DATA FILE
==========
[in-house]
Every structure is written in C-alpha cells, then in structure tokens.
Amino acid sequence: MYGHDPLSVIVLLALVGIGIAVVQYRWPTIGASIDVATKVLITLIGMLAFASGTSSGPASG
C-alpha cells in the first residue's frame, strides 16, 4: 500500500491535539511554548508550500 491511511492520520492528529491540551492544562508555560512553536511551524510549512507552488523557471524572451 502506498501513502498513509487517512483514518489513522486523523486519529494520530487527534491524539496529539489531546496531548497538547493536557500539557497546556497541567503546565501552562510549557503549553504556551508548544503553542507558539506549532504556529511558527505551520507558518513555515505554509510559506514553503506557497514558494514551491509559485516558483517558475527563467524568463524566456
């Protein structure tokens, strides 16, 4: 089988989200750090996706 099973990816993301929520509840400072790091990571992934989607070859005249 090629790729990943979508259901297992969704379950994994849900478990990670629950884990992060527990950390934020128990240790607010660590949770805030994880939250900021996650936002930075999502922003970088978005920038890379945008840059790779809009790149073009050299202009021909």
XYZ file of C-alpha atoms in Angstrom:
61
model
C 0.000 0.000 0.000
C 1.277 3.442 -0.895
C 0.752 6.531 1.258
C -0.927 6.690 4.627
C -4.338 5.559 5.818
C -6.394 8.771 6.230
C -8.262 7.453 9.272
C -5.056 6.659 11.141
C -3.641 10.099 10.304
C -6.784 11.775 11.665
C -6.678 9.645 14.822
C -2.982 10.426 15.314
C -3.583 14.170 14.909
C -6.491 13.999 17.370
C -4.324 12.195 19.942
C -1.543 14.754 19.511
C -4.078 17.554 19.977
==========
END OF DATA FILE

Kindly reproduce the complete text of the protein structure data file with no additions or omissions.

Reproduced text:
[in-house]
Every structure is written in C-alpha cells, then in structure tokens.
Amino acid sequence: MYGHDPLSVIVLLALVGIGIAVVQYRWPTIGASIDVATKVLITLIGMLAFASGTSSGPASG
C-alpha cells in the first residue's frame, strides 16, 4: 500500500491535539511554548508550500 491511511492520520492528529491540551492544562508555560512553536511551524510549512507552488523557471524572451 502506498501513502498513509487517512483514518489513522486523523486519529494520530487527534491524539496529539489531546496531548497538547493536557500539557497546556497541567503546565501552562510549557503549553504556551508548544503553542507558539506549532504556529511558527505551520507558518513555515505554509510559506514553503506557497514558494514551491509559485516558483517558475527563467524568463524566456
């Protein structure tokens, strides 16, 4: 089988989200750090996706 099973990816993301929520509840400072790091990571992934989607070859005249 090629790729990943979508259901297992969704379950994994849900478990990670629950884990992060527990950390934020128990240790607010660590949770805030994880939250900021996650936002930075999502922003970088978005920038890379945008840059790779809009790149073009050299202009021909």
XYZ file of C-alpha atoms in Angstrom:
61
model
C 0.000 0.000 0.000
C 1.277 3.442 -0.895
C 0.752 6.531 1.258
C -0.927 6.690 4.627
C -4.338 5.559 5.818
C -6.394 8.771 6.230
C -8.262 7.453 9.272
C -5.056 6.659 11.141
C -3.641 10.099 10.304
C -6.784 11.775 11.665
C -6.678 9.645 14.822
C -2.982 10.426 15.314
C -3.583 14.170 14.909
C -6.491 13.999 17.370
C -4.324 12.195 19.942
C -1.543 14.754 19.511
C -4.078 17.554 19.977